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Pop culture obsessives writing for the pop culture obsessed.

Rev.: “The One Show”

Illustration for article titled Rev.: “The One Show”
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One of the things the works of art I love have in common is a sense that everybody within that world could carry a series of their own. And if we’re being honest, that hasn’t been true of the first three episodes of Rev., where characters like Nigel or the homeless man or Adoha were allowed to be funny but were mostly there for people like Adam or Alex to bounce off of. I was holding out hope that the series would develop everybody within its ensemble so that they had the same amount of agency and motivation as our main characters, but with the limited amount of time writers have in a six-episode season, I wasn’t sure there would be space to do so. And while that would be okay, I really found myself hoping that the series would show the kind of generosity to all of its characters that it’s showed to, say, Colin, who’s a drunken reprobate much of the time but is also a man stumbling toward his own sense of what’s right.

“The One Show” (renamed “The Rival” for Hulu for some reason) repays whatever debt the show has built up in earnest. Not every character on the show has been “dimensionalized” (to use a Hollywood term), but the way the episode treats Nigel and Adam’s old friend, now rival Roland suggests that it has time for everybody’s point-of-view. This isn’t just about one man’s search for God. It’s the story of all of these people trying to find their way toward the divine, and that’s much more interesting than just a gentle sitcom about a vicar and his unruly congregation. I’ve liked all of the episodes of this show so far, but “The One Show” is the first that I’ve unabashedly loved, and it has everything to do with how the show handles the Roland storyline.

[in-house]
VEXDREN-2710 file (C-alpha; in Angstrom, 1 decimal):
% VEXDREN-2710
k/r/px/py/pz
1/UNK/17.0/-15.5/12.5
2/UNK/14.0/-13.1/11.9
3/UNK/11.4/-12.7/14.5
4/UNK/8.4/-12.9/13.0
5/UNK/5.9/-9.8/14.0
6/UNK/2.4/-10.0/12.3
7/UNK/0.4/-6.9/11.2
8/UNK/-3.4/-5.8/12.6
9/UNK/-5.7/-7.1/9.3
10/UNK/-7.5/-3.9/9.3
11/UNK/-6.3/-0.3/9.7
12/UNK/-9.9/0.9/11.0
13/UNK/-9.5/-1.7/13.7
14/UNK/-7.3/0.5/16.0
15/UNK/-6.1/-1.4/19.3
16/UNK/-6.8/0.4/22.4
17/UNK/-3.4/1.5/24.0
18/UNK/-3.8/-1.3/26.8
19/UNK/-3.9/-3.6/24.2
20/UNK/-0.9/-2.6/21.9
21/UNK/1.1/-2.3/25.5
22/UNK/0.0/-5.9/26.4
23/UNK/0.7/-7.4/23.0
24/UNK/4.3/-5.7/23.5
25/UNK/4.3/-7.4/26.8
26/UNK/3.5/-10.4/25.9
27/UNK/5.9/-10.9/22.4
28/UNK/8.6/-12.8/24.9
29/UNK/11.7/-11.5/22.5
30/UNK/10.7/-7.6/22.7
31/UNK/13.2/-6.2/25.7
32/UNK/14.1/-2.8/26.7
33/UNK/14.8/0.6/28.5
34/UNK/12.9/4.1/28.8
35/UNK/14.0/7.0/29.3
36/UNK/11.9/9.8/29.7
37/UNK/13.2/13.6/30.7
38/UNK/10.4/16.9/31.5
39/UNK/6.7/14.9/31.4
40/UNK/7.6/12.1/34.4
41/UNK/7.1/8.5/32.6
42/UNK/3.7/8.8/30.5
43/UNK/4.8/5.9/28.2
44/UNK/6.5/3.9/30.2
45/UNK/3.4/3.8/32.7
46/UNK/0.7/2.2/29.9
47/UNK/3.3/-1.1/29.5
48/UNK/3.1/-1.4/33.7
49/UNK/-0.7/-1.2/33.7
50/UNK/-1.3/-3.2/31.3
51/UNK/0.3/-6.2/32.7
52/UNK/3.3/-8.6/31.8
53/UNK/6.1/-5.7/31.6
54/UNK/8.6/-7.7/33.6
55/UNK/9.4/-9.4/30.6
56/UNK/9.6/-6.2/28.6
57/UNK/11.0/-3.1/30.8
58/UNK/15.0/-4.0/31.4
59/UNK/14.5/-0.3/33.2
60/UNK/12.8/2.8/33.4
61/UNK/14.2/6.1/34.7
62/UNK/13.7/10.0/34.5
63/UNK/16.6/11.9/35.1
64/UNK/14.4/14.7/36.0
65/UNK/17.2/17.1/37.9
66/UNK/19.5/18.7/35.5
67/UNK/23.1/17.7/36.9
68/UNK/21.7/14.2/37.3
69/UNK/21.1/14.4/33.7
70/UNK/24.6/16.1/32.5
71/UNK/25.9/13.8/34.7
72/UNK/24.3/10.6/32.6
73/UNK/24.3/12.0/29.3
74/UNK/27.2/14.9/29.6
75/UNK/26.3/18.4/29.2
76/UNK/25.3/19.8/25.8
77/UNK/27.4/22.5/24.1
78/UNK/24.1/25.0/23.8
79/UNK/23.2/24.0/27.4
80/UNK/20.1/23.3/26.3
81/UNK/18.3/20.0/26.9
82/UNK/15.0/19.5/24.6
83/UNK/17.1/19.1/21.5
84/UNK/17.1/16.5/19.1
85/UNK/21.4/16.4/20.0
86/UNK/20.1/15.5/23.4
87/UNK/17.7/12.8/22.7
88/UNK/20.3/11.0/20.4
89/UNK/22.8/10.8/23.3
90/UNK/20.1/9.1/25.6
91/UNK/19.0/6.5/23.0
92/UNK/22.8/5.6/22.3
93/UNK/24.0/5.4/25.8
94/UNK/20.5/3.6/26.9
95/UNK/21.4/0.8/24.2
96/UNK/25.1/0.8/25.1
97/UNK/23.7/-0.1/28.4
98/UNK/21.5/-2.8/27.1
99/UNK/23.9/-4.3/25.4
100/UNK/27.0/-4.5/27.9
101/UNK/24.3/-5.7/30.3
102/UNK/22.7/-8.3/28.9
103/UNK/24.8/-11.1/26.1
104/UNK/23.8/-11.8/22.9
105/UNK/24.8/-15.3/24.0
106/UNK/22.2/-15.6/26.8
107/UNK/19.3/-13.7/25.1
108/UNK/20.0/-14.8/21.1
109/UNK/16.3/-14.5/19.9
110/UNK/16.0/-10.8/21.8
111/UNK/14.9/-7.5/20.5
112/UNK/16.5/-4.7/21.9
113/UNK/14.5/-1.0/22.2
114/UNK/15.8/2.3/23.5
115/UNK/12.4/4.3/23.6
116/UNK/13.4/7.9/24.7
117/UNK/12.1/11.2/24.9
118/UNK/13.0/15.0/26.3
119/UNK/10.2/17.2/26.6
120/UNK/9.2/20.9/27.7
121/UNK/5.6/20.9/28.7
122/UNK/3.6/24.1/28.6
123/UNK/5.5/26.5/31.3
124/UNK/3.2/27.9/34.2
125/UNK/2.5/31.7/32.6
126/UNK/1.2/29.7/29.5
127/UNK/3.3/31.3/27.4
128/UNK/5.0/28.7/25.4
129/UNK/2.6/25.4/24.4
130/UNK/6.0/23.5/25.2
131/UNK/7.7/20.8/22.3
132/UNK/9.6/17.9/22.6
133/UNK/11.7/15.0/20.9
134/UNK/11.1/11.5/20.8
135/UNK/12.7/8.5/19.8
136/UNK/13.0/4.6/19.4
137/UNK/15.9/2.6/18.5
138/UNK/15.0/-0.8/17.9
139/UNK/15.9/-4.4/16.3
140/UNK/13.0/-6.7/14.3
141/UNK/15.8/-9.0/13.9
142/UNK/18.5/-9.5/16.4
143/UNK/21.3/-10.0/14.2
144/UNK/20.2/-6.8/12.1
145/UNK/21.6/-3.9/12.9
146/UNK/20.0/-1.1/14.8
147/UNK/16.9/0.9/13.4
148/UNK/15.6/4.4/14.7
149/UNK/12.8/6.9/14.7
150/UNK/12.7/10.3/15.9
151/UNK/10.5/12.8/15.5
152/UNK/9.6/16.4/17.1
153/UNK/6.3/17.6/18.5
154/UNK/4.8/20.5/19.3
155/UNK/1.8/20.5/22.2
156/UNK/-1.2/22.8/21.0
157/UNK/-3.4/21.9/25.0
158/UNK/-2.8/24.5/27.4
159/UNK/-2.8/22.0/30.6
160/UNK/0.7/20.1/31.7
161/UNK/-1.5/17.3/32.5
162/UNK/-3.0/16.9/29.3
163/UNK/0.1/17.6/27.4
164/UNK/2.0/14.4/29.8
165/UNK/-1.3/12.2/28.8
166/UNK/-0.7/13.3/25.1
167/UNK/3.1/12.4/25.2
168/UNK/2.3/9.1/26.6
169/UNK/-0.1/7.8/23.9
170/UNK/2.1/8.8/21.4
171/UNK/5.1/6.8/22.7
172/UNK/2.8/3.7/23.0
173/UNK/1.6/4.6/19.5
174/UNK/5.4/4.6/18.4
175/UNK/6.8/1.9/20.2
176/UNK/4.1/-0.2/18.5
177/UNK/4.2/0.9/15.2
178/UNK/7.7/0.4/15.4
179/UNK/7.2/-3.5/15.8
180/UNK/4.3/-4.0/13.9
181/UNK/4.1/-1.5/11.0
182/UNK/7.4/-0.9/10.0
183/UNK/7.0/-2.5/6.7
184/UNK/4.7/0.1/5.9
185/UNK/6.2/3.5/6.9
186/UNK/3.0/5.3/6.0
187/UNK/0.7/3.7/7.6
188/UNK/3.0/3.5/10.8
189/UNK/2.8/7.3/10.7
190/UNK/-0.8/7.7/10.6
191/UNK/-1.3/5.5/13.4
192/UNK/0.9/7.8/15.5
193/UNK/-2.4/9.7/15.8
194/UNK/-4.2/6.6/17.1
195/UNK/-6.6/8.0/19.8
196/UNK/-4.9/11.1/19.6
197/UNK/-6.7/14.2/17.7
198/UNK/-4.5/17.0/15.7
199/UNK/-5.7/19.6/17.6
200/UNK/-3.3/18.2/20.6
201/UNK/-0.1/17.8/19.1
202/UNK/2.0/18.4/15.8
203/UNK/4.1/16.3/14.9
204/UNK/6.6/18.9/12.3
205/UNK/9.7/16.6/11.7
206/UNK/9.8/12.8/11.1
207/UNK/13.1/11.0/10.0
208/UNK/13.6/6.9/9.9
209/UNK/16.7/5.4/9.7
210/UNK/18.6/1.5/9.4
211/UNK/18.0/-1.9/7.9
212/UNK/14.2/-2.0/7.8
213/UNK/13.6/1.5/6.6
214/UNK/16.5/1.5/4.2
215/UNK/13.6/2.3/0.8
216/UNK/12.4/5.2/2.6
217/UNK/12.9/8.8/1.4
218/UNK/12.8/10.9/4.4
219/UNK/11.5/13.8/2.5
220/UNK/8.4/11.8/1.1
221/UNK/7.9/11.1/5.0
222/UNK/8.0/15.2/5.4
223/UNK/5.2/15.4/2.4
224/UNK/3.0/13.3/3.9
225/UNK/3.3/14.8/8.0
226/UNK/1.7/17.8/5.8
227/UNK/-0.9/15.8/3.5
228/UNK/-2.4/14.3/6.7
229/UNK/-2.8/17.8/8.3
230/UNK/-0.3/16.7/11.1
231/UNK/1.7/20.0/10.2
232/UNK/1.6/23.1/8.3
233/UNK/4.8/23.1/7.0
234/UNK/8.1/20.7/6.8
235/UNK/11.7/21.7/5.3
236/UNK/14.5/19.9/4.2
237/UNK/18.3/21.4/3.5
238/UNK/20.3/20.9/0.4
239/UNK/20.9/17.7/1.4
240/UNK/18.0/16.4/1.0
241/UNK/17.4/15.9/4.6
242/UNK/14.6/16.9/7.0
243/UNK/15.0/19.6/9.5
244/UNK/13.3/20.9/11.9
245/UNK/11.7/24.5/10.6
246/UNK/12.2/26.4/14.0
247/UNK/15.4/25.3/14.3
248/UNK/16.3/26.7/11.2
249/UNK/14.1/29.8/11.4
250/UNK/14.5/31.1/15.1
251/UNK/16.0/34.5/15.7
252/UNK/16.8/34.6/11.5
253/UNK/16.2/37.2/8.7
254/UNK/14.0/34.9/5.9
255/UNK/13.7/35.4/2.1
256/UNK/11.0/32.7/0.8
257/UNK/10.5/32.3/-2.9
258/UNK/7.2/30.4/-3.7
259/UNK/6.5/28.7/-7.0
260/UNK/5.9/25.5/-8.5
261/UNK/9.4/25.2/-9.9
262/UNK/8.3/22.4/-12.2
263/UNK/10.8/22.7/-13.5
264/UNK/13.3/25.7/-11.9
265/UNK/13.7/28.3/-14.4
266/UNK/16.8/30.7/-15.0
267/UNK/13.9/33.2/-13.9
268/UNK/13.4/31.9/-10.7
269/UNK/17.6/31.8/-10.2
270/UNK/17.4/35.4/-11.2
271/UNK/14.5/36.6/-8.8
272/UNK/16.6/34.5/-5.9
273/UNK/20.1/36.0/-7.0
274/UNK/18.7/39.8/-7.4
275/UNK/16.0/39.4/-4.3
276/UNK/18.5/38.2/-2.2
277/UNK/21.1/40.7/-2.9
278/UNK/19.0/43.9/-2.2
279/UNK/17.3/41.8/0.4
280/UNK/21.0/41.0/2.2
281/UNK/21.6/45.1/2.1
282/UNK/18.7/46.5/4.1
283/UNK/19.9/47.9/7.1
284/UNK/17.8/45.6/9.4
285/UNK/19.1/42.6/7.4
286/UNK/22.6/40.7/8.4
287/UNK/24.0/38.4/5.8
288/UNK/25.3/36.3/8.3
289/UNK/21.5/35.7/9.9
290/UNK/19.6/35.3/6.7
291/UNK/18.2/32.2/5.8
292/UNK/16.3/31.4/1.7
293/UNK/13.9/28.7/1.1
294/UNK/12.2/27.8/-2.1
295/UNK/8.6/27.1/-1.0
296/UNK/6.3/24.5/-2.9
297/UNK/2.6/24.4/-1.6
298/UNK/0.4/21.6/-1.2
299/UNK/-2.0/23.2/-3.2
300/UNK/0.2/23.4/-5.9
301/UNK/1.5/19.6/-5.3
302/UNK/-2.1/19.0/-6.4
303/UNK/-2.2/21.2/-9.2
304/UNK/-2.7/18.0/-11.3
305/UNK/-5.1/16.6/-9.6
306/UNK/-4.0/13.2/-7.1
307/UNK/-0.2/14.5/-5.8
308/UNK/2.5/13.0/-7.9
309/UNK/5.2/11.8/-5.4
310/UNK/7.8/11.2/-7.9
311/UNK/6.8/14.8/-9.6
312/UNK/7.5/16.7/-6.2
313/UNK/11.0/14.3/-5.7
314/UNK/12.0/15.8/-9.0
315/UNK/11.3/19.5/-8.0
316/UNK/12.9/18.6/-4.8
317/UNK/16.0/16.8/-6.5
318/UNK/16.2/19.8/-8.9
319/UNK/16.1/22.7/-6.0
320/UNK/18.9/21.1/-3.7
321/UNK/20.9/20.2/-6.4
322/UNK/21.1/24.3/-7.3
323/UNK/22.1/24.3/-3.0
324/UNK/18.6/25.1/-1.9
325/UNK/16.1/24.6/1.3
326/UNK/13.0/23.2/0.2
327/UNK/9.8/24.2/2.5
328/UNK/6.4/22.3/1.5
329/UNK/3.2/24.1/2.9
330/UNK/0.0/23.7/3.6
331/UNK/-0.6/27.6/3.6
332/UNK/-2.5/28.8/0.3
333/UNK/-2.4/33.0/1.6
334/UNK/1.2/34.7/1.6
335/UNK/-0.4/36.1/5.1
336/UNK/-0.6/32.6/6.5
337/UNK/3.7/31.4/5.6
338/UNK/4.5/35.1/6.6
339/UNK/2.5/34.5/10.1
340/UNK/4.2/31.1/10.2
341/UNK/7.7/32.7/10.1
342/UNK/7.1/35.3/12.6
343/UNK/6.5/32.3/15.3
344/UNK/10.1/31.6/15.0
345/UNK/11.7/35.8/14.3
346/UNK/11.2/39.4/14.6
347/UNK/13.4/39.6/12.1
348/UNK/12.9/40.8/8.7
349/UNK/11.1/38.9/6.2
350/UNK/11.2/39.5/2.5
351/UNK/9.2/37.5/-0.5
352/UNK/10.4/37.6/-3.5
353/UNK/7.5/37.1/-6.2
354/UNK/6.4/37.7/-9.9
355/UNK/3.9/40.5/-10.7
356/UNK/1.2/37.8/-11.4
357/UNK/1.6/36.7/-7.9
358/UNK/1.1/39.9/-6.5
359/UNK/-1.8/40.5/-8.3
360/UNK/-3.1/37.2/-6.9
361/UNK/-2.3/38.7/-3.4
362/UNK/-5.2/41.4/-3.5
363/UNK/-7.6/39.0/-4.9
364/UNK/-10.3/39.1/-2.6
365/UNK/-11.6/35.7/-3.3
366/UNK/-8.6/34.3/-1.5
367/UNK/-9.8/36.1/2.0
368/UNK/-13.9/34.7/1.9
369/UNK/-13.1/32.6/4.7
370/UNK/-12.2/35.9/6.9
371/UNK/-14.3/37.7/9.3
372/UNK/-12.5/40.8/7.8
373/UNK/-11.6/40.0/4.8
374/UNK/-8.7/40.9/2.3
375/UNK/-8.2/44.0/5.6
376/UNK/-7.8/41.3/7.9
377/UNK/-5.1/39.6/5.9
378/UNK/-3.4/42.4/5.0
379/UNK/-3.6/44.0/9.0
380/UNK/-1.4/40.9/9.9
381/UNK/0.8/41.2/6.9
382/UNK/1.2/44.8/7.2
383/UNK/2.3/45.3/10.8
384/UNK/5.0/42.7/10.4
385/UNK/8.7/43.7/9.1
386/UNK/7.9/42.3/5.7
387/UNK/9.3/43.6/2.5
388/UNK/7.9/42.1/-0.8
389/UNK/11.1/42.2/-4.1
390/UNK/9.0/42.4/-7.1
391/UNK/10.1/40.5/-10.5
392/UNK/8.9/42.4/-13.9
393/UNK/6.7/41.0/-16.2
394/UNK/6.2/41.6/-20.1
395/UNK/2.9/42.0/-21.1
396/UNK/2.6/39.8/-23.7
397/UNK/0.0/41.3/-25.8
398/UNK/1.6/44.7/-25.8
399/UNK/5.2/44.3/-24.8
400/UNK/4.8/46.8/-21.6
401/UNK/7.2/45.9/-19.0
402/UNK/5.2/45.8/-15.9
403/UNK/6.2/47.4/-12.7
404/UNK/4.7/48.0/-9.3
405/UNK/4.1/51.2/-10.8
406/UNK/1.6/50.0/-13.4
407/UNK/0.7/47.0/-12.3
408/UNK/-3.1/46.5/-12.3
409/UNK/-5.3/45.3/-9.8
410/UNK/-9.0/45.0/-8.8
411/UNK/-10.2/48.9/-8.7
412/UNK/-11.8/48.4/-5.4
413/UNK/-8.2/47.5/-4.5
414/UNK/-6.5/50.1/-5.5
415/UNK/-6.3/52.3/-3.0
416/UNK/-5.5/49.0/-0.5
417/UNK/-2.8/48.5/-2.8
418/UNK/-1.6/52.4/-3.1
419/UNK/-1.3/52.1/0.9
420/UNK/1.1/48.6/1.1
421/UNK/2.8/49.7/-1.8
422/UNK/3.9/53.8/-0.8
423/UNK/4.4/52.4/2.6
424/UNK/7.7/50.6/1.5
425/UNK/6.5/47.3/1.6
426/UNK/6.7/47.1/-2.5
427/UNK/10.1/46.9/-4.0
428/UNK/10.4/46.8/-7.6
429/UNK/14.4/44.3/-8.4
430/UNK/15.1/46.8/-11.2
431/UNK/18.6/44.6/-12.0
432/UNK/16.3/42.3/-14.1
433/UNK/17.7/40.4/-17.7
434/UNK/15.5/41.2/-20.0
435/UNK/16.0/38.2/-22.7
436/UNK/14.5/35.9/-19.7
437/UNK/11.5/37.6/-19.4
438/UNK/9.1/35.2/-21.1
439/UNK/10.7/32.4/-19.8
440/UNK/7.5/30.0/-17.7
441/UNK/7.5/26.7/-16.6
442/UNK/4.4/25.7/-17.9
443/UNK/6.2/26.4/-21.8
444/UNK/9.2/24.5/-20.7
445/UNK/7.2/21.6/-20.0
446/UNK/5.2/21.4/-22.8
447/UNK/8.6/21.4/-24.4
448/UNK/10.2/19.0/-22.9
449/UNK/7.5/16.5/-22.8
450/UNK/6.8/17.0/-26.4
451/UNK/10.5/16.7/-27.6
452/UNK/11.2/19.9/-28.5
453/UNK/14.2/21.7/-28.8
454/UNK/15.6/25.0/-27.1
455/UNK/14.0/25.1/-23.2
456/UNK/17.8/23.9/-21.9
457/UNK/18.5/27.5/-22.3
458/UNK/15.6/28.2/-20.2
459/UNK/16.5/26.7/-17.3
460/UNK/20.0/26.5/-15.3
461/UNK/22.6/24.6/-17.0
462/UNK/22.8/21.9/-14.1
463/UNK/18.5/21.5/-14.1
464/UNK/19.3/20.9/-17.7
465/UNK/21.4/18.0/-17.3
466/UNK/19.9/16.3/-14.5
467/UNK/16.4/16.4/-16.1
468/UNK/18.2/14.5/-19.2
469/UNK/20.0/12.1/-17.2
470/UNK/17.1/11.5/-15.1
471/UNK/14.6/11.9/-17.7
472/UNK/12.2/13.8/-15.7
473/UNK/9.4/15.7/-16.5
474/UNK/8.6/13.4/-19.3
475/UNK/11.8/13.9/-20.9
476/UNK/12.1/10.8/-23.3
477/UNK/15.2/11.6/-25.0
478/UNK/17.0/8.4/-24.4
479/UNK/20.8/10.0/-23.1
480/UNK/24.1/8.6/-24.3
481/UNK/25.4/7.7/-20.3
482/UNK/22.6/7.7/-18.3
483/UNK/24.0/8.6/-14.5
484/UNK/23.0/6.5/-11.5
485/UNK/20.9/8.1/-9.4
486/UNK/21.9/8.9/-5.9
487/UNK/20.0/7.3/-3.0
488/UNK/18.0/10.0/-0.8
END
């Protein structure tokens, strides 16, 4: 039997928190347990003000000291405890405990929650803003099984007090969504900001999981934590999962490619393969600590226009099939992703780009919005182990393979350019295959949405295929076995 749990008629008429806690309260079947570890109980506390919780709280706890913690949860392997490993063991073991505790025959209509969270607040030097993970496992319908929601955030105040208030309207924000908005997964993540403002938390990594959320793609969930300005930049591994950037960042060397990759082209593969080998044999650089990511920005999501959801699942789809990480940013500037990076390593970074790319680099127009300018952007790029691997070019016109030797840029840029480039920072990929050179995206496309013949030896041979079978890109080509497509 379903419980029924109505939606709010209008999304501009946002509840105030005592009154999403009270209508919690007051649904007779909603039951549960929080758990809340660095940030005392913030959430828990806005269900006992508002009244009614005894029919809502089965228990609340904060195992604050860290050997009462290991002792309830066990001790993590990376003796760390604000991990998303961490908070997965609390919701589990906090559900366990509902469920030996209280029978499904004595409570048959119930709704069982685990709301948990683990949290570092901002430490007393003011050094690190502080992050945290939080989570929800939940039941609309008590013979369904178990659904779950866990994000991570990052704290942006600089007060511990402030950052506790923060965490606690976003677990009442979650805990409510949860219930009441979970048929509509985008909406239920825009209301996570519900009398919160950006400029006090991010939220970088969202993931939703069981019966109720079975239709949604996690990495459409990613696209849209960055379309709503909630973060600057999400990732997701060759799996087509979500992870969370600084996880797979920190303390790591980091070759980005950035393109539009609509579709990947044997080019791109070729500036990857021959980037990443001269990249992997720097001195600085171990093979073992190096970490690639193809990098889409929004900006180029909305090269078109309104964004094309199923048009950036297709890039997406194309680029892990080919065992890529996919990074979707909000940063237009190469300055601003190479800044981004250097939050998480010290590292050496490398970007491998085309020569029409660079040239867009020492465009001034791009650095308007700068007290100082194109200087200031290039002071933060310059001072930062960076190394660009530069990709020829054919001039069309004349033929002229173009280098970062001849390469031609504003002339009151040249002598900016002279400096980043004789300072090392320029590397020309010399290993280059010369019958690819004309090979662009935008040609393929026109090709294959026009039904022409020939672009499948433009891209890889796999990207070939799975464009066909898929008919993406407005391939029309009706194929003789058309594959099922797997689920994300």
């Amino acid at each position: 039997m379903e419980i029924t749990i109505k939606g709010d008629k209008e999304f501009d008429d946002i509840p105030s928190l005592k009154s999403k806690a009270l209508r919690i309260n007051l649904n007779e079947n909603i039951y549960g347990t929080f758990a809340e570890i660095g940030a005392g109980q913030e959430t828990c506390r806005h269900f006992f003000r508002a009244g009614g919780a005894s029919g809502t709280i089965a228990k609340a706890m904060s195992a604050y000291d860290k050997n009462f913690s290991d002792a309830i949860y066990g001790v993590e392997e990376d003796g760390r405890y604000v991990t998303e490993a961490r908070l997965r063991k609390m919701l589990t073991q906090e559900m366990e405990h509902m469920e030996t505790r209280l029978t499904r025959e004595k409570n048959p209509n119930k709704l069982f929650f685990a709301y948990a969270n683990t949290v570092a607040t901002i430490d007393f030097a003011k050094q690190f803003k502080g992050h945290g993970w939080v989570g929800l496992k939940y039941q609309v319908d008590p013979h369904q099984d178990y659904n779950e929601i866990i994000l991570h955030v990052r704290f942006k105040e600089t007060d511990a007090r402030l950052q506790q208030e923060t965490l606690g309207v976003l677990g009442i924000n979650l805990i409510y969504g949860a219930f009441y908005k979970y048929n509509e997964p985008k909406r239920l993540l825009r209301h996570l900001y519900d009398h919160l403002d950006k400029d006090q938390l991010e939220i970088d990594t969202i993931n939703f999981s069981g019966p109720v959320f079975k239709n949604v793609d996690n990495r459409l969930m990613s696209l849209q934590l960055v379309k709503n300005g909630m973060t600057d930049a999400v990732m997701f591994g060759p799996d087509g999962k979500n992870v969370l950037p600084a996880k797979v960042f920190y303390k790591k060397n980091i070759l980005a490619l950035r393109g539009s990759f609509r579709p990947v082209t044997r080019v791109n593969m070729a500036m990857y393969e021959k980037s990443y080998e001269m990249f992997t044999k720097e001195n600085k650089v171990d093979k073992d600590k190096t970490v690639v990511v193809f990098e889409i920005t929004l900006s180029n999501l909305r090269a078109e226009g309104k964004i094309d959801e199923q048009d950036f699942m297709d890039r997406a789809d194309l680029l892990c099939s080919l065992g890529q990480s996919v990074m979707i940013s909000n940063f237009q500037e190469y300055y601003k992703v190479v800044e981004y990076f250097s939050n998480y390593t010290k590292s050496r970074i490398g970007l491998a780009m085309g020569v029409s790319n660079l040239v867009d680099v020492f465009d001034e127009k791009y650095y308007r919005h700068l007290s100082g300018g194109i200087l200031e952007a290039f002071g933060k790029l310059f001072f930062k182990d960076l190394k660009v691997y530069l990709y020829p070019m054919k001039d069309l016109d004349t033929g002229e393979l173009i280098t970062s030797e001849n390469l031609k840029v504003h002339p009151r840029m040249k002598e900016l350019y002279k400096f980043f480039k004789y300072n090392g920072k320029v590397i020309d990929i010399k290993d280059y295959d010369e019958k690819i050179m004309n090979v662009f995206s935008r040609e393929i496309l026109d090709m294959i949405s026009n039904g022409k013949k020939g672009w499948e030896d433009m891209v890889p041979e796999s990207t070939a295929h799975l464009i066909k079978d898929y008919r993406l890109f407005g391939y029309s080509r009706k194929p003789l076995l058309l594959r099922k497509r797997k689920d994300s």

The way to the Roland story has some expertly deployed cringe comedy. Adam has gone on a talk show to represent the church, and the fellow guest is a member of the ABBA fan club. When Adam’s asked if the members of the church enjoy ABBA, he jokingly says that, yes, of course, everybody’s gay in the church. In that moment, Tom Hollander plays the split-second when Adam realizes he’s dug a hole he won’t get out of just perfectly. The look on his face freezes in a horrified, “oh, shit” moment, and we then cut to Alex and Adam watching the show together on the couch, Adam beating himself up over and over for what was said. It sounds glib at best and homophobic at worst. And Adam prides himself on being neither.

From there, though, the episode takes a more interesting journey. The big laughs of the episode out of the way, James Wood’s script treats what happens next essentially seriously. Adam has made a fairly egregious error, and he’s going to have to suffer somehow. The first suffering involves Nigel chewing him out about how what he’s said makes the church seem small-minded, and the church is not small-minded. Indeed, their denomination is quite open, and Adam has made it seem like all the old prejudices about what the church stands for are accurate. Nigel has been such a ponce-y, comic-relief type of character that I enjoyed seeing him get to be in the right. He has this one over Adam, and he doesn’t rub it in. He’s angry, and he has every right to be. Adam’s not going to get off the hook so easily this time.